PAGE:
SHARPEVILLE on the Vaal is neglected and has not seen development despite its rich history and the involvement of its residents in the fight against apartheid.
With roads littered with stones and burnt tyres, it is hard to believe that it's the same area where former president Nelson Mandela signed the country's new Constitution in 1996.
Survivors of the Sharpeville massacre feel left out in the commemoration events and accuse people of making money out of their story while they remain poor.
Michael Tekiso, 70, said the area has not seen development since the end of apartheid.
"There is no development in the area. We do not have a community hall. It was destroyed in the 1980s and they have been promising to fix it," Tekiso said.
He said even the tarred road was organised by residents.
"The community worked for free but when the government took over the project it became a mess," Tekiso said.
He said the Sharpeville Monument was neglected and was only cleaned days before the commemoration.
Tekiso remembers the fateful day only too well and how he escaped being "sprayed by the bullets".
"We had just moved away from where we were standing when the shooting started," he said.
He said he ran to his girlfriend's home, which was close to the police station, and waited for the gunfire to stop.
"When we came out it was terrible. I had never seen anything like that in my life," he sobbed.
Tekiso said bodies were lying dead on the streets and police used blankets as stretchers to load them into the vans.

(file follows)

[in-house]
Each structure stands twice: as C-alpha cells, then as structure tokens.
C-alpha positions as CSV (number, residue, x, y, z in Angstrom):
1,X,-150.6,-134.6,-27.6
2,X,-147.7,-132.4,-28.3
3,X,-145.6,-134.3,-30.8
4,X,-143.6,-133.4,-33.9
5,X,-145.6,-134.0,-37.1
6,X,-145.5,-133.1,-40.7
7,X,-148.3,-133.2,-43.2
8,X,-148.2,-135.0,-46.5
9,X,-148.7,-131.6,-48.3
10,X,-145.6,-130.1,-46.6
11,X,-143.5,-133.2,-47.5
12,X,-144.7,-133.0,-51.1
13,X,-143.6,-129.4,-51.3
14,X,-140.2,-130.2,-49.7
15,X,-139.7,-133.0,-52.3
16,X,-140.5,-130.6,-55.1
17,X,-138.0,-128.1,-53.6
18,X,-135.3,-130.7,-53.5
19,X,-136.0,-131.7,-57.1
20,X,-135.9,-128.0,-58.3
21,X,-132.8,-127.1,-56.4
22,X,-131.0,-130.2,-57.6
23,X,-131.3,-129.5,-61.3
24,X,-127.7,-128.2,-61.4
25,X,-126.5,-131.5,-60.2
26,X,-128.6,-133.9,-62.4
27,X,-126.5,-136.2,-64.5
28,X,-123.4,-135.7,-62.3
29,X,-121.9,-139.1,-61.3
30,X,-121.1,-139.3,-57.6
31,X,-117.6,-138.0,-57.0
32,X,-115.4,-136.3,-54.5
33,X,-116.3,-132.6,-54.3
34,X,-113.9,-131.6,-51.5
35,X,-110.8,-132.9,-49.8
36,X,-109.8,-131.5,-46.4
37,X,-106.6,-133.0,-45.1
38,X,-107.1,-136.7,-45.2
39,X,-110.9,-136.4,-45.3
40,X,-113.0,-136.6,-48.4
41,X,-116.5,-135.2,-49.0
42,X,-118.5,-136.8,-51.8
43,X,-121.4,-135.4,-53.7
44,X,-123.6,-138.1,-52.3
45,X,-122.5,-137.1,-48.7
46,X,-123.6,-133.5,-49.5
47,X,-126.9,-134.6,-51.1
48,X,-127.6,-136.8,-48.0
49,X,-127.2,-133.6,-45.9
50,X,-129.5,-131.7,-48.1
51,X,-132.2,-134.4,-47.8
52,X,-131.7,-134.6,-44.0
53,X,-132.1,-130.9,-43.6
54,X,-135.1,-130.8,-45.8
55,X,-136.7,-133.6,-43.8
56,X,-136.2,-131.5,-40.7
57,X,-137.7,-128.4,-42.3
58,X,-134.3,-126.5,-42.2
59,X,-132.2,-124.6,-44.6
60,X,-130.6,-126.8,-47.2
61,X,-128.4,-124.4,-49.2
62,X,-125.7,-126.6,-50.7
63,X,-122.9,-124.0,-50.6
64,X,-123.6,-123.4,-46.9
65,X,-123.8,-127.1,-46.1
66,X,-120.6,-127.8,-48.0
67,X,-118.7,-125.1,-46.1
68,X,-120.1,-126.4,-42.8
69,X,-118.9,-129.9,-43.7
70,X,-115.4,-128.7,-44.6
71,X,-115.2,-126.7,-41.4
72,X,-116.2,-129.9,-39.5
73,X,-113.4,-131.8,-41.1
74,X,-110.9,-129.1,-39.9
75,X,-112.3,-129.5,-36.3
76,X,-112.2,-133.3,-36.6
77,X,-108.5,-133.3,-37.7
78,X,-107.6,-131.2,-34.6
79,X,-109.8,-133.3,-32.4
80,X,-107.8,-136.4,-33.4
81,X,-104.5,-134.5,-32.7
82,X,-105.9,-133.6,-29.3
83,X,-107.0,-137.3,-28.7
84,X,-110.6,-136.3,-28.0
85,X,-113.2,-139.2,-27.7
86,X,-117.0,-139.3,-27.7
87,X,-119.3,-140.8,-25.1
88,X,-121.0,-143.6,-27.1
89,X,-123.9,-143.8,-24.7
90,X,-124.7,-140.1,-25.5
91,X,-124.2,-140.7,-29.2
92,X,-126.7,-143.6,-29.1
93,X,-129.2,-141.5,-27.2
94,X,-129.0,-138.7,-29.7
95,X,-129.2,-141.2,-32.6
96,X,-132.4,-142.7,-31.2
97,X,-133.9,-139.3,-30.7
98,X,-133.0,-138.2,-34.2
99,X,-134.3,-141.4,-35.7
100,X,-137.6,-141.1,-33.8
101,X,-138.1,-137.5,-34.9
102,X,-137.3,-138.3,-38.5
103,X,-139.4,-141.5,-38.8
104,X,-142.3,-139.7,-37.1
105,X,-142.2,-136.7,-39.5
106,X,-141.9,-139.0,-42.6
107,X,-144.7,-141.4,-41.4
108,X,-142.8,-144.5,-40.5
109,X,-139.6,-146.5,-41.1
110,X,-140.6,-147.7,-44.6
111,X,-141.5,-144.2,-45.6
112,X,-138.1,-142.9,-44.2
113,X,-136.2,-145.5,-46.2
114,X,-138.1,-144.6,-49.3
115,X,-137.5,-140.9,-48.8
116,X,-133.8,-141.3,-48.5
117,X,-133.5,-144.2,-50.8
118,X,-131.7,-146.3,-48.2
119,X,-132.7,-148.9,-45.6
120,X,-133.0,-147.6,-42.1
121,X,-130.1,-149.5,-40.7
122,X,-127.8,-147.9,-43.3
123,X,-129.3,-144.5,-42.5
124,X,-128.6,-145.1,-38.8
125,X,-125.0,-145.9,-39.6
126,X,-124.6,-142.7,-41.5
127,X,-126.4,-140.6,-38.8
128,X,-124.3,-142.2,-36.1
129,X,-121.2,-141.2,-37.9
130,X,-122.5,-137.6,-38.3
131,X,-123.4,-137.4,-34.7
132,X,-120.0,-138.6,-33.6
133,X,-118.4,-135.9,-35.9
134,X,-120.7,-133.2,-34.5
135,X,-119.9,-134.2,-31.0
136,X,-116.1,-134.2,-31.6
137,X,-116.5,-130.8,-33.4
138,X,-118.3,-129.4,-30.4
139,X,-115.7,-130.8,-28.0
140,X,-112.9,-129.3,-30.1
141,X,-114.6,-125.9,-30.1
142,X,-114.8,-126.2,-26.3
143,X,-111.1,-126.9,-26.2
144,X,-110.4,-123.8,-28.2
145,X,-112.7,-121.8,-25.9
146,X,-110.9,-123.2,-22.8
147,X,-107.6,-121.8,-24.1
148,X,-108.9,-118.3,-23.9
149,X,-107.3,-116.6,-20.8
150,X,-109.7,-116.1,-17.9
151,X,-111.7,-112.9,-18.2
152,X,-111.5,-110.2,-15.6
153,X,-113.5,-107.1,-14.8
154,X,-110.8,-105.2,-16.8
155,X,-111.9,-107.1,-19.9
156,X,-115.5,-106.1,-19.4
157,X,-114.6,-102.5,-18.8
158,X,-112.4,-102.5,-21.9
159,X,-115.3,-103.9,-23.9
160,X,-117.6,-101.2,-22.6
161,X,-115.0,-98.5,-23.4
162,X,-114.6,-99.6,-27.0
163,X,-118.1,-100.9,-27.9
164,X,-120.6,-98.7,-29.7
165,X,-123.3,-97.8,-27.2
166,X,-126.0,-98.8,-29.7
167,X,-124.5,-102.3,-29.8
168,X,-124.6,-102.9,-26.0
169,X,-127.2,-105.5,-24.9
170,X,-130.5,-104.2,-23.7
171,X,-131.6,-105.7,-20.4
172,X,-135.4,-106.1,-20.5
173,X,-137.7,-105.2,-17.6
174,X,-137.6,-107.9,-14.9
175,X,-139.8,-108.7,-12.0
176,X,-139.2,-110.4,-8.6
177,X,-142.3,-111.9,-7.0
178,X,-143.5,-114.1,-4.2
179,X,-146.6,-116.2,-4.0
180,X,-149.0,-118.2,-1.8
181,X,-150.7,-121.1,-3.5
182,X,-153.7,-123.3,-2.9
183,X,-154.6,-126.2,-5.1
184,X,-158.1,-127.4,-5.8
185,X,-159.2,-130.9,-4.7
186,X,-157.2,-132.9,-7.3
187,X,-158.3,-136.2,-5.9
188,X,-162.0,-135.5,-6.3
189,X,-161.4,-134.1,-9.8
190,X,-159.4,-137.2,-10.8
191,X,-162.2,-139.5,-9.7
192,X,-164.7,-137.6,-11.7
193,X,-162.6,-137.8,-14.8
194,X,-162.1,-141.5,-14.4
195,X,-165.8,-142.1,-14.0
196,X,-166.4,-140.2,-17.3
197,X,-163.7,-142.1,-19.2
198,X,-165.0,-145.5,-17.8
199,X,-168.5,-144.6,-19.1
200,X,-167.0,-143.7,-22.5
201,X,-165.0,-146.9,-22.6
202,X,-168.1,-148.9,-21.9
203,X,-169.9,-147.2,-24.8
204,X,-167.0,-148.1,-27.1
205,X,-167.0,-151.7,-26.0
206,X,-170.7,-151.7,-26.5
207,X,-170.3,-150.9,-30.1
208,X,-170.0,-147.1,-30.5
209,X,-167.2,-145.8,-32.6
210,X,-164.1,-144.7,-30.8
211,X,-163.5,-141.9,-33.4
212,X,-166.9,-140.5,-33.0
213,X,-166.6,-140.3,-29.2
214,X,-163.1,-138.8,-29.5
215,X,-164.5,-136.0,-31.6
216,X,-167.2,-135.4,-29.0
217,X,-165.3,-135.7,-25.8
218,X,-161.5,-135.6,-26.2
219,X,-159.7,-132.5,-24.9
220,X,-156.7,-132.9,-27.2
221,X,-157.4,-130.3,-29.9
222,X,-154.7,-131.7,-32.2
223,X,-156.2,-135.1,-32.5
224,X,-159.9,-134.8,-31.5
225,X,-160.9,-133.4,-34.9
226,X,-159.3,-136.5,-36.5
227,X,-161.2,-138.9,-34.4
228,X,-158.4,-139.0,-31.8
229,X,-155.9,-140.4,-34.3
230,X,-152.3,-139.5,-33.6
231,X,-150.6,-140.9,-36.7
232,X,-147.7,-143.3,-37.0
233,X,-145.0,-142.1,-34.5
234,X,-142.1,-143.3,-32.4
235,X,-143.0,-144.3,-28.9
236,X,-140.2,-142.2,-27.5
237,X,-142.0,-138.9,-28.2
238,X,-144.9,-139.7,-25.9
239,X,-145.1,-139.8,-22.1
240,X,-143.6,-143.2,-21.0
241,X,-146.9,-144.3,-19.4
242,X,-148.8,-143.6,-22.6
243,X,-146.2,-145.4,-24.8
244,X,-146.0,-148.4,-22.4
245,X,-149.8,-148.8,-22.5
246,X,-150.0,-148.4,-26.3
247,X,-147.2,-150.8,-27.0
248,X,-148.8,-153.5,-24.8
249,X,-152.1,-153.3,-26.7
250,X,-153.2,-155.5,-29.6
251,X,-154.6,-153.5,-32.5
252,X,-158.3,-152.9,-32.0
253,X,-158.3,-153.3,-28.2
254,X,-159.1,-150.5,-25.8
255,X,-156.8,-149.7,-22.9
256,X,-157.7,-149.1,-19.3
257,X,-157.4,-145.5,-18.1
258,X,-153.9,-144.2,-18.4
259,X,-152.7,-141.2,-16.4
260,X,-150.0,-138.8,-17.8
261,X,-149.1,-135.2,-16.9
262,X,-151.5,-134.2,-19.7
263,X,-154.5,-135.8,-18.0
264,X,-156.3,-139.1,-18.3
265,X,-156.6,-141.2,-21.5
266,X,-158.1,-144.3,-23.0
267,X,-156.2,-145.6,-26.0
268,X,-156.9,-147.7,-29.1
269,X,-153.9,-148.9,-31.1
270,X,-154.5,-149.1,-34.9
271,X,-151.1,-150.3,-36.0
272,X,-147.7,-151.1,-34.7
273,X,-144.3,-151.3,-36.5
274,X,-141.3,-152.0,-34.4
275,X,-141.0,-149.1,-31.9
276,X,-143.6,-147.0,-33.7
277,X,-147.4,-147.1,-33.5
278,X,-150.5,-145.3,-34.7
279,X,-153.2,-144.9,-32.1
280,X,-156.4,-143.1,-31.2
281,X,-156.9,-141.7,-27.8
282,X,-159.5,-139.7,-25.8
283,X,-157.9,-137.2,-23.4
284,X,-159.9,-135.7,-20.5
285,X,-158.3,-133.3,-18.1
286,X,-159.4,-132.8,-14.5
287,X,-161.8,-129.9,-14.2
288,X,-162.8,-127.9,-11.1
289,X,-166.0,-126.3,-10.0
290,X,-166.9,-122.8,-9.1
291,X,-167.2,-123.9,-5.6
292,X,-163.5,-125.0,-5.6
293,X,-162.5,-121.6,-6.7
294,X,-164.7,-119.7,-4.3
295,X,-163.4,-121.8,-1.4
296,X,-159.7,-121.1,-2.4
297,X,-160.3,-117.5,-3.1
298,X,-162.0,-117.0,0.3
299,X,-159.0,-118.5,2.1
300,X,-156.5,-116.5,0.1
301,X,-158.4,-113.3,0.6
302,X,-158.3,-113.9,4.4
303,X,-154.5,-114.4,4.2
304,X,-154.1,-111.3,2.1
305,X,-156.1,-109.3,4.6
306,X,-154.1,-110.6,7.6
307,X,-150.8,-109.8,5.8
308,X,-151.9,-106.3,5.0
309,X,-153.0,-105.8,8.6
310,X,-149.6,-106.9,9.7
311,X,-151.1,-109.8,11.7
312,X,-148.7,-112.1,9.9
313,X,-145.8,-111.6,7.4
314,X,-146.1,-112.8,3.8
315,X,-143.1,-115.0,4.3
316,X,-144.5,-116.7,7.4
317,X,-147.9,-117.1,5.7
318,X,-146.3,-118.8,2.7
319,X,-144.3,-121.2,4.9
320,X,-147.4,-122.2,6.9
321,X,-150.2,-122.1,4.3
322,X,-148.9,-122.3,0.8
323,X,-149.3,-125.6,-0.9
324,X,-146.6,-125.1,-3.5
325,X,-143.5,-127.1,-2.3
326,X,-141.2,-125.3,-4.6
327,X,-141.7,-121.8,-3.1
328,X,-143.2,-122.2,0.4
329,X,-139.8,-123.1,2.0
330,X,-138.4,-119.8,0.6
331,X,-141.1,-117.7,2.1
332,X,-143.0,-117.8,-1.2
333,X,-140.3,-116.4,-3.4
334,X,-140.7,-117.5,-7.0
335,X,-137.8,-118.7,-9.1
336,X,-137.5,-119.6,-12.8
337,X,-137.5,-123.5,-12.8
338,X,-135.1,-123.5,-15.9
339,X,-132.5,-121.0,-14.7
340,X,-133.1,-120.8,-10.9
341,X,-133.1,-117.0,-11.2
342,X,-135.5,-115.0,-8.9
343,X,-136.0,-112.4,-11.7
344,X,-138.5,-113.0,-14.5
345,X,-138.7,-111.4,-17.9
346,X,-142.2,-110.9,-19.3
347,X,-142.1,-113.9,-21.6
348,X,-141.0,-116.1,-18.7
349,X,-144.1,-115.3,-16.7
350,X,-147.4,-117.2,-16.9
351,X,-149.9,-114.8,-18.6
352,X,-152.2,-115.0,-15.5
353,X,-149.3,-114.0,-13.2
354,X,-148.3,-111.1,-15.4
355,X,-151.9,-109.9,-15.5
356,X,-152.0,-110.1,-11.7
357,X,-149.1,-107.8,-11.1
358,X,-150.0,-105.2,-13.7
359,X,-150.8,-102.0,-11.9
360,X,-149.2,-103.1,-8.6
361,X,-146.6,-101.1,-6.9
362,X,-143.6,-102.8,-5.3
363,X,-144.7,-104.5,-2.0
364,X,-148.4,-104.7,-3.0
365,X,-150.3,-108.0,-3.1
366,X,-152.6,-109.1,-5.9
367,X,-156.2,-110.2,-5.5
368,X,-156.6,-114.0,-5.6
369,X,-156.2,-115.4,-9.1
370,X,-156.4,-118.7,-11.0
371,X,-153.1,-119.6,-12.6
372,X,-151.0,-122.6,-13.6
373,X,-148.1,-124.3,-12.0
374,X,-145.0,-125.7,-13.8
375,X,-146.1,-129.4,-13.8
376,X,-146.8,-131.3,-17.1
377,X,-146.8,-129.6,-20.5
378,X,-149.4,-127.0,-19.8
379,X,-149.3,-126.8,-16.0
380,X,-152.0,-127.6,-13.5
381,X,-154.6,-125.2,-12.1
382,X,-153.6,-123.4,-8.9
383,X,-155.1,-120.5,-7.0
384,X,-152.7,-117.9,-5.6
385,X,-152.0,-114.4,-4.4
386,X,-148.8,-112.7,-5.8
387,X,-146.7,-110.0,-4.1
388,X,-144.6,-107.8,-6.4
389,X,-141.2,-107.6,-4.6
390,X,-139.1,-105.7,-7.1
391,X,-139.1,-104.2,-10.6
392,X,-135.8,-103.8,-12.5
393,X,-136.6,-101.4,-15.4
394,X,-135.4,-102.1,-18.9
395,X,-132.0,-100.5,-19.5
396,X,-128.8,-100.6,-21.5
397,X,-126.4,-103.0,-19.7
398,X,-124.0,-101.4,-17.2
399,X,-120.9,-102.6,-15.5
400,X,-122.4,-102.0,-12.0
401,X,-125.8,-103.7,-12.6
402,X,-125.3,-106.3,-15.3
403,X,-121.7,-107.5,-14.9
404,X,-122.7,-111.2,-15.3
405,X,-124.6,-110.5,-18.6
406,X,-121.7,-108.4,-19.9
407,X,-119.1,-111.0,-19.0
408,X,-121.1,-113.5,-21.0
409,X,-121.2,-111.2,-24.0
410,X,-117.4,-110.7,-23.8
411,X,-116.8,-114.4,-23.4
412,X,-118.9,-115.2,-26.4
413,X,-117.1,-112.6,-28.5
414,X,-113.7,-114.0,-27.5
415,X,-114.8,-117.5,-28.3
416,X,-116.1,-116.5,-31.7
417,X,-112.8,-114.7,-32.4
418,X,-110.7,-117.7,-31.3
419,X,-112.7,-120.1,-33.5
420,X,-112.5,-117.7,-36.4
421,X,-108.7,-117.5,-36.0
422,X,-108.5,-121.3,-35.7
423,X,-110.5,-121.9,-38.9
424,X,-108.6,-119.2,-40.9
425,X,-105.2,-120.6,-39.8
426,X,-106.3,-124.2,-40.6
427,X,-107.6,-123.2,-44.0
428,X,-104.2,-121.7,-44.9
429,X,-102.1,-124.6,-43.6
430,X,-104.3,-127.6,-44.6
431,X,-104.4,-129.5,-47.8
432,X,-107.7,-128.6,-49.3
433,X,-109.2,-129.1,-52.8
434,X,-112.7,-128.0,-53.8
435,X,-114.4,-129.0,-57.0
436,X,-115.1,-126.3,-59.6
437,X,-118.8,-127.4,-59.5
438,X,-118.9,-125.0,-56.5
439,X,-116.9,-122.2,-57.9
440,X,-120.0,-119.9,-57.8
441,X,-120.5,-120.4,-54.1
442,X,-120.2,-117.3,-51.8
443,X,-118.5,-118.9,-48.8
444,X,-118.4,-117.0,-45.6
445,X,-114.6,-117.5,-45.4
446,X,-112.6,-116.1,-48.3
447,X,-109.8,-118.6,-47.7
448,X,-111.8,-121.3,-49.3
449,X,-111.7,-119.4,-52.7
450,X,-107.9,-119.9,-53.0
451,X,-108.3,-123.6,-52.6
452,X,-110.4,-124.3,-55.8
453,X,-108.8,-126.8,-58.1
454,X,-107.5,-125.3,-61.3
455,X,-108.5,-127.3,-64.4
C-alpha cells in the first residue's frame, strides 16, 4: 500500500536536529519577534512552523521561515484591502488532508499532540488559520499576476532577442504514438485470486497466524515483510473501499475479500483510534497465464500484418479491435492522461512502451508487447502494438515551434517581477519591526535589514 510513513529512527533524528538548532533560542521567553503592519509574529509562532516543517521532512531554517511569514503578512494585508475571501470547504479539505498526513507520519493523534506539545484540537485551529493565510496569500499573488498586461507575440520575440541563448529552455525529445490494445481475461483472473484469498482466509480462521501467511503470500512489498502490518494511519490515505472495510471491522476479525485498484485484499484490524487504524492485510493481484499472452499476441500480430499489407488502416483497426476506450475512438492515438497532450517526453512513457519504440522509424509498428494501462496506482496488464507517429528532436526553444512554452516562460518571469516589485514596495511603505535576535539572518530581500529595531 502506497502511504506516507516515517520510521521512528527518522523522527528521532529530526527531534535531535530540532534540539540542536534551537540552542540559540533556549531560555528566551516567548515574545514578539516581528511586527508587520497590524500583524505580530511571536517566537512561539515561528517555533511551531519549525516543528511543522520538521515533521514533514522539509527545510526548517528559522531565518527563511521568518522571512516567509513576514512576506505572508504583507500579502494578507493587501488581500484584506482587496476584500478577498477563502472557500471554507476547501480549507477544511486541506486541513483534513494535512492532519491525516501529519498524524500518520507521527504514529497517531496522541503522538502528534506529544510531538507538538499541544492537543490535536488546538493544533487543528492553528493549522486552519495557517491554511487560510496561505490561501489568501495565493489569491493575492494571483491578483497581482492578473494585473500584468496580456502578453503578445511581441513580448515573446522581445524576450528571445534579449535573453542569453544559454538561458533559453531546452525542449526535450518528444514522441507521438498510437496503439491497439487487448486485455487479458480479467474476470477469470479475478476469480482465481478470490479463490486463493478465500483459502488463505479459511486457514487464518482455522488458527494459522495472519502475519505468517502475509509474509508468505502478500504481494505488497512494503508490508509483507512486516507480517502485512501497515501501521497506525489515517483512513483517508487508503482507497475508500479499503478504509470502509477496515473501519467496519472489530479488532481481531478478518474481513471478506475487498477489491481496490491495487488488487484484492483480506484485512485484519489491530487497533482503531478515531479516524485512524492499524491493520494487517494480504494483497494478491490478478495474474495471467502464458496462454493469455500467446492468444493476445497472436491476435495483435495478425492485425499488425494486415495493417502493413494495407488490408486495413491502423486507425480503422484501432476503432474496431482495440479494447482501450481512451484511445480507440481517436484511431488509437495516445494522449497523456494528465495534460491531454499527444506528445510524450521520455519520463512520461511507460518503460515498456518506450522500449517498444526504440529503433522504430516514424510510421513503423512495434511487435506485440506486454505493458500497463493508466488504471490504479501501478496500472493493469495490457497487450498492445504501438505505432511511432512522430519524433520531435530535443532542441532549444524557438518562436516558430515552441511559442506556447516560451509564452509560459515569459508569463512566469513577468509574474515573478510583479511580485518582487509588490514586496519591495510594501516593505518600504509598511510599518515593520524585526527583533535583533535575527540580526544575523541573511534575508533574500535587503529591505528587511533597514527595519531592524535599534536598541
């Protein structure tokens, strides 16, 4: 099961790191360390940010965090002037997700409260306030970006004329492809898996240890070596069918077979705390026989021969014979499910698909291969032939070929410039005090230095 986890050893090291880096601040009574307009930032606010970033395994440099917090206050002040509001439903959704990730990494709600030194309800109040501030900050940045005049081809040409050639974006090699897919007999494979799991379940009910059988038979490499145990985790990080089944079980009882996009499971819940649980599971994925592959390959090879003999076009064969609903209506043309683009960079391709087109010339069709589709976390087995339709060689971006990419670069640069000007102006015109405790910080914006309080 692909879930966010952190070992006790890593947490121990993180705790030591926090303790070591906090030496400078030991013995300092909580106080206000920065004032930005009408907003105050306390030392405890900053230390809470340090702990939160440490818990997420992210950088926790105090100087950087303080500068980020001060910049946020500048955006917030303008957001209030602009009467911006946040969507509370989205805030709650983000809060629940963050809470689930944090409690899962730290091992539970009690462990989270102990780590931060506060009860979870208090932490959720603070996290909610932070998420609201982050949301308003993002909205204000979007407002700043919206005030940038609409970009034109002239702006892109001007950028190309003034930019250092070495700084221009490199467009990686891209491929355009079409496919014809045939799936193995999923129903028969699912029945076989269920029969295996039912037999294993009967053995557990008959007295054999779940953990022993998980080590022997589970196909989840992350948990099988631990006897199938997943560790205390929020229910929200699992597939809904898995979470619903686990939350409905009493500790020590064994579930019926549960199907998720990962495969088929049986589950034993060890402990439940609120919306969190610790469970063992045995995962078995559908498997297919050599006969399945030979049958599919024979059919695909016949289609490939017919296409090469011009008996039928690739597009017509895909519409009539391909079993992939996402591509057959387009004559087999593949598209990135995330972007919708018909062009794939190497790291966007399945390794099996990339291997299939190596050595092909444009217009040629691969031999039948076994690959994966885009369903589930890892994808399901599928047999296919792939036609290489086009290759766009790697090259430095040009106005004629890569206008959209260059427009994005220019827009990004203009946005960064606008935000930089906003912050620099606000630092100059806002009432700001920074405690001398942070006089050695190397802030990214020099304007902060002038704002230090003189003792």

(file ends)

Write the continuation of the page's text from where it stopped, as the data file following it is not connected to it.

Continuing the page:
He said that police kept poking the dead with swords mounted on rifles, urging them to "say Izwe lethu again".
For Johannes Sefatsa, who was 19 then, March 21 1960 is the day he wishes to forget.
"I lost a brother. After the shooting someone told me that he had seen my brother fall," he said.
Sefatsa said he went back to the scene and found his brother, Samuel, lying face down near the police station.
"He was shot in the back. People tried to assure me that he was OK but I could see he was dead."
He removed his brother's watch and when the police took the body he ran home to tell his parents.
"What hurts me is that I was the last person in the family to see his body because on the day of the funeral we were not allowed to open the coffin," he said.
Sefatsa said when he visits his brother's grave he wonders if that was really him in the coffin or if he was in the next one.
He echoed Tekiso's sentiments that the area was not developed.
"Things are very slow here, it's just promises," Sefatsa said.
He said in areas such as Soweto, they have Vilakazi Street - world famous for having Nobel laureates Mandela and Desmond Tutu's houses and the Hector Pieterson Memorial.